Plumas Park Pick-Up Patrol
We are continuing our efforts to build a stronger community in 2015 through our Adopt-a-Park initiative. We are the official adopters of Plumas Park and we invite all users of Plumas Park to join us in keeping the park clean and safe for everyone.
This is about more than maintaining a park, it is about maintaining and building the relationships that make a neighborhood healthy, safe, and inclusive. So come on you dog lovers, soccer moms, and church goers; won't you be my neighbors?
The Back Story
Because of the location of our Reno sanctuary, we got to meet many dog owners in the Old South West neighborhood who like to use Plumas Park to exercise their canine companions. Although not a designated dog park, every evening after work, the park is booming with energy as neighbors mingle while their dogs... well you know.
There are often conflicts at public facilities like Plumas Park where heavy traffic combines with mixed use to create conflict amongst patrons. Some park users began complaining about dog feces, and out of control pets, so Washoe County Animal Control stepped up enforcement and even issued a few tickets for dogs off-leash.
While we certainly understand and support common sense leash laws, and scorn those who refuse to clean-up after their pets, we also empathize with the desire to let our furry friends run free in neighborhood parks. The allowable uses for a public facility should be user-generated; it is our task as park users to learn to work together so the park is accessible, clean, and enjoyable for all. In many areas throughout the country, most notably Portland and SF, city officials have found a way to accomadate all and exclude non in parks that are very similar in design to Plumas.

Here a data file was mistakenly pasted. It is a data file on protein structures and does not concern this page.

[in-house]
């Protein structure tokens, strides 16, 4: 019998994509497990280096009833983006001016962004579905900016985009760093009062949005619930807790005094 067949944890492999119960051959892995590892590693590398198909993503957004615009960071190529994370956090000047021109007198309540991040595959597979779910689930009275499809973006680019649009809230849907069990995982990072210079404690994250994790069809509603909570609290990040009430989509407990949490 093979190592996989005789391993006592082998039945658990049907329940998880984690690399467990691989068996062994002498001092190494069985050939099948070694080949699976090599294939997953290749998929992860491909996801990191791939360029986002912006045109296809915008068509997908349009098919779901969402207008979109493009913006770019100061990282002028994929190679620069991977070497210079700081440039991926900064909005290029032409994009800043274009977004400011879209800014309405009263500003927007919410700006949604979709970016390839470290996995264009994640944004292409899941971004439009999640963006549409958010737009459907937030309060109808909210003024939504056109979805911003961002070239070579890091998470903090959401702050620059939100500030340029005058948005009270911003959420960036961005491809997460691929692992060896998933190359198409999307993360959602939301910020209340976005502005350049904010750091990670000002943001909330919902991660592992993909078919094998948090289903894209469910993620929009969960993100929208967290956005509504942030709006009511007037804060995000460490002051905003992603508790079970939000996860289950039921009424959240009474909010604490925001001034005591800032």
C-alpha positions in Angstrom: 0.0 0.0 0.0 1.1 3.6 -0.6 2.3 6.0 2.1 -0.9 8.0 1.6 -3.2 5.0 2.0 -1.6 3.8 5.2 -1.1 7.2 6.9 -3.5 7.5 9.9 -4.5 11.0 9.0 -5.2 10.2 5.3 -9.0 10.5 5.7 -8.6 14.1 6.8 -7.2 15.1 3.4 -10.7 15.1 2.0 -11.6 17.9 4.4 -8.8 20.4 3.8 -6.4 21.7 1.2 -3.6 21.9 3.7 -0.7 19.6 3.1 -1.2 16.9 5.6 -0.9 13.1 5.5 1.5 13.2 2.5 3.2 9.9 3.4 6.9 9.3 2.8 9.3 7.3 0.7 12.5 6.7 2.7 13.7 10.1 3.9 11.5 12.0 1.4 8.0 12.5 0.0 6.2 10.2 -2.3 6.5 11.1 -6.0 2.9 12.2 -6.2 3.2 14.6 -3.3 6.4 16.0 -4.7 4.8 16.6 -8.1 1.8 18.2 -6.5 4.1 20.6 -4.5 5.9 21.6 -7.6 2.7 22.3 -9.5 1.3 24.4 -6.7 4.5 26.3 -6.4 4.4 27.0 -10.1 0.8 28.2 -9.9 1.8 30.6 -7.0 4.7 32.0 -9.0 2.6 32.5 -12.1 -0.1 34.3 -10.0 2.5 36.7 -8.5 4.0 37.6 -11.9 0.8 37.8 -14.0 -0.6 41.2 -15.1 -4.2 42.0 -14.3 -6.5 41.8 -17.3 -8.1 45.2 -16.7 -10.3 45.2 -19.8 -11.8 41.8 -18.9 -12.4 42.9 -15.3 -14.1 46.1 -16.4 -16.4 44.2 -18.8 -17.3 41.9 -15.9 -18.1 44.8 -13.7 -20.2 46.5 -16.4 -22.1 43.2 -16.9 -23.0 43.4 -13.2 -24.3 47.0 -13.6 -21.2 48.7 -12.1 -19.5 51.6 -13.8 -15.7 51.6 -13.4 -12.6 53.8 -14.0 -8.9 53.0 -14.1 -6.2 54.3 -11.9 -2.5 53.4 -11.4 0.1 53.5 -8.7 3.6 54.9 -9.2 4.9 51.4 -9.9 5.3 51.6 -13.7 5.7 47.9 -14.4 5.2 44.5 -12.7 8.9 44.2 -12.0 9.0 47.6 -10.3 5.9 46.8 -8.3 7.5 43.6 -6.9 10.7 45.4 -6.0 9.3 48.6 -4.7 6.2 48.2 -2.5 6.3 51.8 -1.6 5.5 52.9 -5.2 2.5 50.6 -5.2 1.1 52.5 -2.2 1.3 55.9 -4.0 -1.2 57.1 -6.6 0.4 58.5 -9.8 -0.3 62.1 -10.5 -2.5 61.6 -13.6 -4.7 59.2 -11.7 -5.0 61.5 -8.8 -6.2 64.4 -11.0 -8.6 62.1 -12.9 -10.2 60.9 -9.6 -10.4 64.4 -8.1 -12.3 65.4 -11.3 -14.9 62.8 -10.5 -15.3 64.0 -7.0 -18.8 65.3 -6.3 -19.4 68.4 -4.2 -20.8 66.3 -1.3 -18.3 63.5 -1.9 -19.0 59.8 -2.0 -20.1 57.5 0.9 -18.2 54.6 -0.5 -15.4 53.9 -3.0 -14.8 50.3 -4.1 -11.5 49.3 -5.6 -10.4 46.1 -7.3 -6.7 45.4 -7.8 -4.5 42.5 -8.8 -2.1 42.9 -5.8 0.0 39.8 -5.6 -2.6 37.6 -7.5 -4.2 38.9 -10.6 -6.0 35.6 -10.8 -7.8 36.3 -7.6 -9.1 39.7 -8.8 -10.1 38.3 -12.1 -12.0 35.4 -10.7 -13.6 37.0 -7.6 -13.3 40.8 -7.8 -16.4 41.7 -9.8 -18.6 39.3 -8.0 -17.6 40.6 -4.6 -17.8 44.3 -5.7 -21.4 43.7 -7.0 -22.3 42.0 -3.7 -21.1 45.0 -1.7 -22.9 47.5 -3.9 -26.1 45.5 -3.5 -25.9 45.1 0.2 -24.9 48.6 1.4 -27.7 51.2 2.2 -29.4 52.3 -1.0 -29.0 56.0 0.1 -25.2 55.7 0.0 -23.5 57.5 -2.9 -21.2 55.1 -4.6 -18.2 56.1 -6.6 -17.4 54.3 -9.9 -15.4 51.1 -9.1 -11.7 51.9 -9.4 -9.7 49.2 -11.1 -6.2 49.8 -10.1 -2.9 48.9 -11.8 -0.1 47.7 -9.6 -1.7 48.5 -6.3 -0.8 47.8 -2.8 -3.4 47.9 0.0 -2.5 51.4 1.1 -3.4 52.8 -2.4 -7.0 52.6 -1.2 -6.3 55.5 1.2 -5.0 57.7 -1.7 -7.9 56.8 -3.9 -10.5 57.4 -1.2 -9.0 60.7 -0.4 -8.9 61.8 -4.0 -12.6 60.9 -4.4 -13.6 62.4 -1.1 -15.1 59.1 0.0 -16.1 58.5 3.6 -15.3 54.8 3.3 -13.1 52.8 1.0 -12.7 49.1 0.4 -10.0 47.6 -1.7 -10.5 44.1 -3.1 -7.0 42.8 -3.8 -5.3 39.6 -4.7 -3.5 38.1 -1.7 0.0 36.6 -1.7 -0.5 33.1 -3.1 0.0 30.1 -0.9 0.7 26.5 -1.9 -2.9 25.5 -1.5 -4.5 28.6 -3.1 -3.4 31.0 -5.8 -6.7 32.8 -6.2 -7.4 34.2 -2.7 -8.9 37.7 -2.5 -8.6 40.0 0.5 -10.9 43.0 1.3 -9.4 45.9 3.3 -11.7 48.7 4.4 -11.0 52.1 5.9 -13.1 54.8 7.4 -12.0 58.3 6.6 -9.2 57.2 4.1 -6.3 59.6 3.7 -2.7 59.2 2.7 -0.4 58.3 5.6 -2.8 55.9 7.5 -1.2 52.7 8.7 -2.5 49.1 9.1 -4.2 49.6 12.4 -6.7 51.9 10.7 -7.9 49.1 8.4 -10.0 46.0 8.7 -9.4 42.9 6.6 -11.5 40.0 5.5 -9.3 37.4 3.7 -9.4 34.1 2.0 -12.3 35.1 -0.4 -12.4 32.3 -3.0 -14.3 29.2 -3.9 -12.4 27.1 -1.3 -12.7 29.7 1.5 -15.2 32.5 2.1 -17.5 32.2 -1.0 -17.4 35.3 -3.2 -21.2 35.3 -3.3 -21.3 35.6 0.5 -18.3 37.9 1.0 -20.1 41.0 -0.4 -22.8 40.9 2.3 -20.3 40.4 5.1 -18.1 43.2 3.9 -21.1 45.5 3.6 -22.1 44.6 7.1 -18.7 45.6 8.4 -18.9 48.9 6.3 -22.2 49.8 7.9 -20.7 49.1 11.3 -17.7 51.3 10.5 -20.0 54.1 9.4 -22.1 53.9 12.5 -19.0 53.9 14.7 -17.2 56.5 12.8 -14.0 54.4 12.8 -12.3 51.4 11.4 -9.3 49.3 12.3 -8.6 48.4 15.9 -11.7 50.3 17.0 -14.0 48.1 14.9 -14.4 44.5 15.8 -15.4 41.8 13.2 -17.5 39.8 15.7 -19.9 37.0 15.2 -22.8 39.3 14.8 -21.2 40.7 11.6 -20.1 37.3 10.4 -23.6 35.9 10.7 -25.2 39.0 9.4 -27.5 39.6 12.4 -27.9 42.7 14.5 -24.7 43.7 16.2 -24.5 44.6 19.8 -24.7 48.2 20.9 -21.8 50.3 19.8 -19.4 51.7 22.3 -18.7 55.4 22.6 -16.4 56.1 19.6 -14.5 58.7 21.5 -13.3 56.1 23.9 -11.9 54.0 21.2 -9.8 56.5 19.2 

We wanted to do something to be part of a positive change in our neighborhood. In 2012 we organized three park clean-up days that were well attend by neighbors with the help of Kim from Hand-to-Paws Dog Grooming Salon. We hope to encourage everyone to be better stewards of the park, whether that means picking up after pets, picnics, or parochial school children and build a stronger sense of community amongst park users.
As long as we have neighbors we will have conflict. We hope these park clean-up days will help to build a foundation on which neighbors can learn to solve more complex or controversial issues that are certain to come up.
Want to Learn More?
You can learn more about senior dogs, and sanctuary residents on our blog.
Our efforts are supported by your generous donations.